Sunday, March 15, 2015

Now You See It, Now You Don't

Fog. It's simultaneously pretty, gloomy, mysterious and even eerie. And for the last two days, it's been moving in and out all day here at Lake Nickajack (Hales Bar Marina)! This morning, we awoke to the sun filtering through a thin layer of fog. By eleven, it was all clear, and the temperature got up to 73 degrees for the day. I guess spring is finally here!

Now you see it (Fog at Hales Bar Marina)
Now you don't
In boating, fog is your foe. When it rolls in, usually without warning, it stops you in your tracks, messing up your schedule BIG time. Even worse, you could be navigating in a narrow channel congested with barge traffic. Or in a shipping lane with container ships and submarines.

Our scenery as we crept out of Bashi Creek anchorage off the Tenn-Tom Waterway
We were caught in the fog several times, three of which were quite memorable. The first time was intentional; the captain wanted to learn to navigate in the fog. We had taken our friends out on our old Mai Thai. No sooner had we left Marina Bay did we find ourselves enveloped in a pea soup fog! We idled the engine and tried to listen for the sound buoy, and every so often sounded our horn. We had been boating for a few months and had taken some classes, so we knew a thing or two about boating safety. After what seemed like forever, the fog lifted, and we could see our surroundings. 
This was the weather when we were heading for Newport, Rhode Island
Our second encounter with fog was when a flotilla of us weekend boaters headed to Newport, Rhode Island for the July 4 celebration. This time, we had a radar and a schedule (reservations at Newport Harbor Marina). When we left, we could only see the silhouette of the buddy boat ahead of us. It's a blur now, so no details of the Cape Cod Canal crossing (maybe friends reading this might be able to recall the event). But I remember stopping and staying the night at Kingman Yacht Center due to the high winds. The next morning, we pressed on to Newport only to find the July 4 fireworks cancelled. The good news is the party goes on in the yachting capital no matter what the weather. Newport Harbor Marina is right in downtown, so we could walk everywhere, including the famous Cliff Walk, where glorious mansions (summer "cottages" built by the rich and famous during the gilded age) and breathtaking ocean views awaited.  
Fog at Hampton Roads, north of Norfolk, Va
Our third encounter with fog was when we were cruising south, from the Chesapeake Bay to Norfolk, Virginia. We had left our anchorage an hour before the fog rolled in, so we had no choice but to soldier on. This time, we were equipped with an autopilot, but no radar. Below is our trip's log:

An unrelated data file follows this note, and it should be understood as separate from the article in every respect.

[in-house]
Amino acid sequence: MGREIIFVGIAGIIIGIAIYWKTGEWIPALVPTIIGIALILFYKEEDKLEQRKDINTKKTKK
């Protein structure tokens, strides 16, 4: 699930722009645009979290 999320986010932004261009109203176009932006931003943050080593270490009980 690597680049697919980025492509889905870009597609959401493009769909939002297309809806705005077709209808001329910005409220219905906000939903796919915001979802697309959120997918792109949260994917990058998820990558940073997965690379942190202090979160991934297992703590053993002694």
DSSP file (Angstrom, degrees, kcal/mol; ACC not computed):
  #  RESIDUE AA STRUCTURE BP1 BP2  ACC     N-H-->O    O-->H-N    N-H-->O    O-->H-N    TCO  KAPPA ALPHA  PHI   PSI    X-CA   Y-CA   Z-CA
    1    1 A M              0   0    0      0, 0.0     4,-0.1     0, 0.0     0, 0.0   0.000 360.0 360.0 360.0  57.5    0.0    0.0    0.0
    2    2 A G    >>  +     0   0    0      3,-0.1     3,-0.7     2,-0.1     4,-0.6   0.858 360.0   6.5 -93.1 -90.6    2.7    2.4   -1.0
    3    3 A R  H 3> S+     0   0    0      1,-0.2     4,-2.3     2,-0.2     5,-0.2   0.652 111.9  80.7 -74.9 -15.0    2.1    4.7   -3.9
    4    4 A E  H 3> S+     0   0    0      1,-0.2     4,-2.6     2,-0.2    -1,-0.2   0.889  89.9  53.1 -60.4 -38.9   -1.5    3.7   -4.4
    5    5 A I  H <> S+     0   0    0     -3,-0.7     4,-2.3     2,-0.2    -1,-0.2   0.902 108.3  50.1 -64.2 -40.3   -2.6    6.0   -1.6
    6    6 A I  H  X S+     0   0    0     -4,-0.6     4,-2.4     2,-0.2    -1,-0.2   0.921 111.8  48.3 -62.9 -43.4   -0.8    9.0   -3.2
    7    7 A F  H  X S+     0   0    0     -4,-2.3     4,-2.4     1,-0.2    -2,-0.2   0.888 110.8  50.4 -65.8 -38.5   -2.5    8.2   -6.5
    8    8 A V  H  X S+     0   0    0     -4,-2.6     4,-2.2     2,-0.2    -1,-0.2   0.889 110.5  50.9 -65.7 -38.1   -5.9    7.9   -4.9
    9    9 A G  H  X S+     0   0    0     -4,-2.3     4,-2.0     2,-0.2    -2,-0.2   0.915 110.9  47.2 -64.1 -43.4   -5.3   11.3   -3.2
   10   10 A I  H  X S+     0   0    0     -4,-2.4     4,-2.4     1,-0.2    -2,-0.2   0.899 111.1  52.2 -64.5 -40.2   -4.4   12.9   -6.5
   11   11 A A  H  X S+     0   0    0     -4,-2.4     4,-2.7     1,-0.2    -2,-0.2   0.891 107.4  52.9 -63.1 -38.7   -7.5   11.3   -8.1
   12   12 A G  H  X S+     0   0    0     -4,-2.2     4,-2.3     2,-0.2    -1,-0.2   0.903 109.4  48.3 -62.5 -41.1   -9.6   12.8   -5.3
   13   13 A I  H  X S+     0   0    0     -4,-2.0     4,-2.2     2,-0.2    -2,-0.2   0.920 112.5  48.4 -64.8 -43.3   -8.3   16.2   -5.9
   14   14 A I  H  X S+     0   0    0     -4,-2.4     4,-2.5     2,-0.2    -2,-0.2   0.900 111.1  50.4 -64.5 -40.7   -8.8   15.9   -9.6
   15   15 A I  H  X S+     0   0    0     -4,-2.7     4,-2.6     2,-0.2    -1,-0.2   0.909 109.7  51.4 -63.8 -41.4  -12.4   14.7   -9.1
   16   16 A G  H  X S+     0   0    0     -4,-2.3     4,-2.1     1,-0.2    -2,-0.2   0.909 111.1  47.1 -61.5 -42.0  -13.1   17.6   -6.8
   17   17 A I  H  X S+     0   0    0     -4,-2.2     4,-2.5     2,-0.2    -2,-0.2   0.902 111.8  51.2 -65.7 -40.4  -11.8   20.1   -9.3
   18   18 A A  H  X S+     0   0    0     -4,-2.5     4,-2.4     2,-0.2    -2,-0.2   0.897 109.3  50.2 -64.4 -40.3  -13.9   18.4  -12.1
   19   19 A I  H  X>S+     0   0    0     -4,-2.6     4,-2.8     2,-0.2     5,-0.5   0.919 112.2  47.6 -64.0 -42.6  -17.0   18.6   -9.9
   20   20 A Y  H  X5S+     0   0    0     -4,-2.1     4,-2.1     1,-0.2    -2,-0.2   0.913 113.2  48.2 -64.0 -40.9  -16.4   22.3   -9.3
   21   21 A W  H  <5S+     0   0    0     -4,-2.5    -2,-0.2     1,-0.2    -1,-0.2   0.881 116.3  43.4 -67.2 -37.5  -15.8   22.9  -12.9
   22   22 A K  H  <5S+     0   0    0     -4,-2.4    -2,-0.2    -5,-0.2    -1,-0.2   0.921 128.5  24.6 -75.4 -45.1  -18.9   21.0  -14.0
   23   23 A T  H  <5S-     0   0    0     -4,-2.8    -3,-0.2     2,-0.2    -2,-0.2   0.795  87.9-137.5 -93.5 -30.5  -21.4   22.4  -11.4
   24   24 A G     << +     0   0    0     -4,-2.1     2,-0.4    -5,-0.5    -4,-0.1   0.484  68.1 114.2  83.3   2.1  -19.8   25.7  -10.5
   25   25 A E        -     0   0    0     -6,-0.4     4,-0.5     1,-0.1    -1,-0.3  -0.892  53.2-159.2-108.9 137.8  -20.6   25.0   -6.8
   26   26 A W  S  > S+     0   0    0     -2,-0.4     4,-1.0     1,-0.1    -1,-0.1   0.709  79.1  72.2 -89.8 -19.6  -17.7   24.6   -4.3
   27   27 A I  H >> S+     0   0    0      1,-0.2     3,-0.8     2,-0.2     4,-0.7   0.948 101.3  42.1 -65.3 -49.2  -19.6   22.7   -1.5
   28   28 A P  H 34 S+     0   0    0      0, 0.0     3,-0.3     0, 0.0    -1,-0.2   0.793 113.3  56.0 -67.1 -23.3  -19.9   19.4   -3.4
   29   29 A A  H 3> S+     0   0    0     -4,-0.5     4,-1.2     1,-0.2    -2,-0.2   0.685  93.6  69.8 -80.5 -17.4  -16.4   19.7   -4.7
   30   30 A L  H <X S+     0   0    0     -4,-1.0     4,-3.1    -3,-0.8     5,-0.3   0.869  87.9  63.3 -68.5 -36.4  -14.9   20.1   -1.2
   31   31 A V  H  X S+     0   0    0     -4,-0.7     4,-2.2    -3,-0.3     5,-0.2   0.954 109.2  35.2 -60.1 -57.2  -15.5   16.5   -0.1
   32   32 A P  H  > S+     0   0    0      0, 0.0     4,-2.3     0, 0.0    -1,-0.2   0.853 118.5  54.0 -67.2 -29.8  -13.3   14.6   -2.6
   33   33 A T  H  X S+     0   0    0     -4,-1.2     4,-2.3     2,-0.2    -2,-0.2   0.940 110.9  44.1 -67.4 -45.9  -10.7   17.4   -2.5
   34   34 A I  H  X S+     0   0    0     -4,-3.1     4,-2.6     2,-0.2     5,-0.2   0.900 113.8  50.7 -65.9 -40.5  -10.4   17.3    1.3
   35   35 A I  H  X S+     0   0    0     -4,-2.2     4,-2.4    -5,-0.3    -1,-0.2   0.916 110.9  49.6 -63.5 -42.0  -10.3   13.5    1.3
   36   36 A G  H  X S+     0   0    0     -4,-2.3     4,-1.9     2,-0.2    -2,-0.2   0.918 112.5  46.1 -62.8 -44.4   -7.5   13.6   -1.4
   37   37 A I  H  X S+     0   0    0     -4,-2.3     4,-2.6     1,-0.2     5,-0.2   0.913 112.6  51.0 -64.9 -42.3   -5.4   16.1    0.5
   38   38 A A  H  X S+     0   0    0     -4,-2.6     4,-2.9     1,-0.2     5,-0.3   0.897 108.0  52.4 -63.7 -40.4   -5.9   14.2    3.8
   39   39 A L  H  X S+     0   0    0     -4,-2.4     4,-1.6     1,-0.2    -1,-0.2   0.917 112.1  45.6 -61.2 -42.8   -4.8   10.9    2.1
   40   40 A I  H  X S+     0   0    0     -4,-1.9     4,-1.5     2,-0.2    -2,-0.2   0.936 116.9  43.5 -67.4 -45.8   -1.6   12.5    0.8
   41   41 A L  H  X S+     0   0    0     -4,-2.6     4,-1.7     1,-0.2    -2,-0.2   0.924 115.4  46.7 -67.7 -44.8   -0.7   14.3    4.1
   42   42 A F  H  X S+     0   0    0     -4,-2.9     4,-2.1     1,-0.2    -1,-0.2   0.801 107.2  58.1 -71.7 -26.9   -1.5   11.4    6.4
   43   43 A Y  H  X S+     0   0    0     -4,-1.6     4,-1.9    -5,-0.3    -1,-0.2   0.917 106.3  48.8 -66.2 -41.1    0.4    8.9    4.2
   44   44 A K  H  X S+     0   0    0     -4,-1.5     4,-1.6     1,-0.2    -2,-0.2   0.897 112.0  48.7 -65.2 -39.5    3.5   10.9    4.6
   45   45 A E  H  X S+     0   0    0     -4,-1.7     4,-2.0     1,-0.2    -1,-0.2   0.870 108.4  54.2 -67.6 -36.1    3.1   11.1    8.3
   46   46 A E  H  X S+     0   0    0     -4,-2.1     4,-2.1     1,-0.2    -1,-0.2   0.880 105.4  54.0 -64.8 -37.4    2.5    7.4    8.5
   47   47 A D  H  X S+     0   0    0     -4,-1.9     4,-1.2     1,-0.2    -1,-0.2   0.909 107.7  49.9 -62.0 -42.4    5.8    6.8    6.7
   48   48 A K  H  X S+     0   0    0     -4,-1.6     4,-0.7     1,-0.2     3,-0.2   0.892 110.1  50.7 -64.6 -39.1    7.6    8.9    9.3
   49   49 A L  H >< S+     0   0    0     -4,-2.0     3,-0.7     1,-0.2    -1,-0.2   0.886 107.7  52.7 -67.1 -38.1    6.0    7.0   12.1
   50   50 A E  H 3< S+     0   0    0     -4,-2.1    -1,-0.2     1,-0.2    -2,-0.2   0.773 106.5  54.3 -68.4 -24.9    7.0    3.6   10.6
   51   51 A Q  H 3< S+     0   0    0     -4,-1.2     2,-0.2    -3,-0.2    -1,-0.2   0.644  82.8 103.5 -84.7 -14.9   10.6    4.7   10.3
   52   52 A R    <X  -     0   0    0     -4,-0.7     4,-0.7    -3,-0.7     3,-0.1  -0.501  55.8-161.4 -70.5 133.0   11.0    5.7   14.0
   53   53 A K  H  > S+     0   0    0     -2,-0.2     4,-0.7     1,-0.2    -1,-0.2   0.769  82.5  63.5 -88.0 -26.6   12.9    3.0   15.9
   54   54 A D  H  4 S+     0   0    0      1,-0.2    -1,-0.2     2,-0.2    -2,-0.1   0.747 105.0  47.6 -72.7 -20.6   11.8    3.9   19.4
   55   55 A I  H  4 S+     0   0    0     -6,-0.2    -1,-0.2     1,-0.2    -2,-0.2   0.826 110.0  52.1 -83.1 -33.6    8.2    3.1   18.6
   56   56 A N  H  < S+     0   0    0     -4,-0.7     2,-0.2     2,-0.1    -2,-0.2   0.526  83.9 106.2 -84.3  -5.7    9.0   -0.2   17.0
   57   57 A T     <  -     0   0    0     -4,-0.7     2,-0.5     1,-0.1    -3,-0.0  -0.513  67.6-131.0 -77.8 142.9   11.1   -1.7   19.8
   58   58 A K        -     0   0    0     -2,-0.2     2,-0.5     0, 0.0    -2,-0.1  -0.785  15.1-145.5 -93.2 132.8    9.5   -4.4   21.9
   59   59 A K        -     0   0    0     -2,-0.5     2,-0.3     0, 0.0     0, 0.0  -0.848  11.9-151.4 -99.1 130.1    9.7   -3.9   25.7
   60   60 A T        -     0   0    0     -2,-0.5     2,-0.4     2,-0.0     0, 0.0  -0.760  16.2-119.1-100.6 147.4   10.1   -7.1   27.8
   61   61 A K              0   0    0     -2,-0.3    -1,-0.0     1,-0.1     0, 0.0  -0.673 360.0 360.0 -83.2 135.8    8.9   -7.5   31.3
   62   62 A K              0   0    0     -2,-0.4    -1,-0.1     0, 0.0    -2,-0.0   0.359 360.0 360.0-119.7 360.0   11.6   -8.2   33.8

Cruising the Chesapeake Bay: Solomons Island to Norfolk (2001)
Nov 1 Another beautiful day for cruising except that the fog rolled in about 8:30. We got our portable fog horn ready, listened intensely to the radio all the while inching along painfully at 6 knots. This went on for 4 long arduous hours, landing us at Thimble Shoals/Hampton Roads around noon.  We knew how busy this harbor gets with container ships, war ships, submarines, ferries, etc. Visibility was barely 50 yards away, so we were going to wait for the fog to lift before continuing. Miraculously, the sun burned through and the fog cleared as we approached the entrance to the harbor!  Gradually, boats and markers unveiled before our eyes. What a lovely sight! Then activities started to pick up. 

What are your experiences with fog?

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1 comment:

  1. Hi Eileen,
    I've been clearing out my blog archives - harder and more saddening this time around - and I came across the very first comment you ever left, ironically, in response to a post about... decluttering!

    I'm sorry for not commenting here earlier; there was a quote I wanted to leave you in response to your question about fog, but I couldn't find it till now. I'm afraid I hate fog. You've managed to make it look eerily beautiful in your photos, but for me, it's an unpleasant metaphor. It's dangerous, frightening and sense-numbing. I often discribe my menopausal memory as fogged up and muffled; I know things are still there, but I can't see to retrieve them.

    "If I ever feel the grey gauze of depression drifting around me like fog, like snow settling softly in the night, I do what I can to connect with the vibrant creativity of others so that their energy kickstarts my heart."

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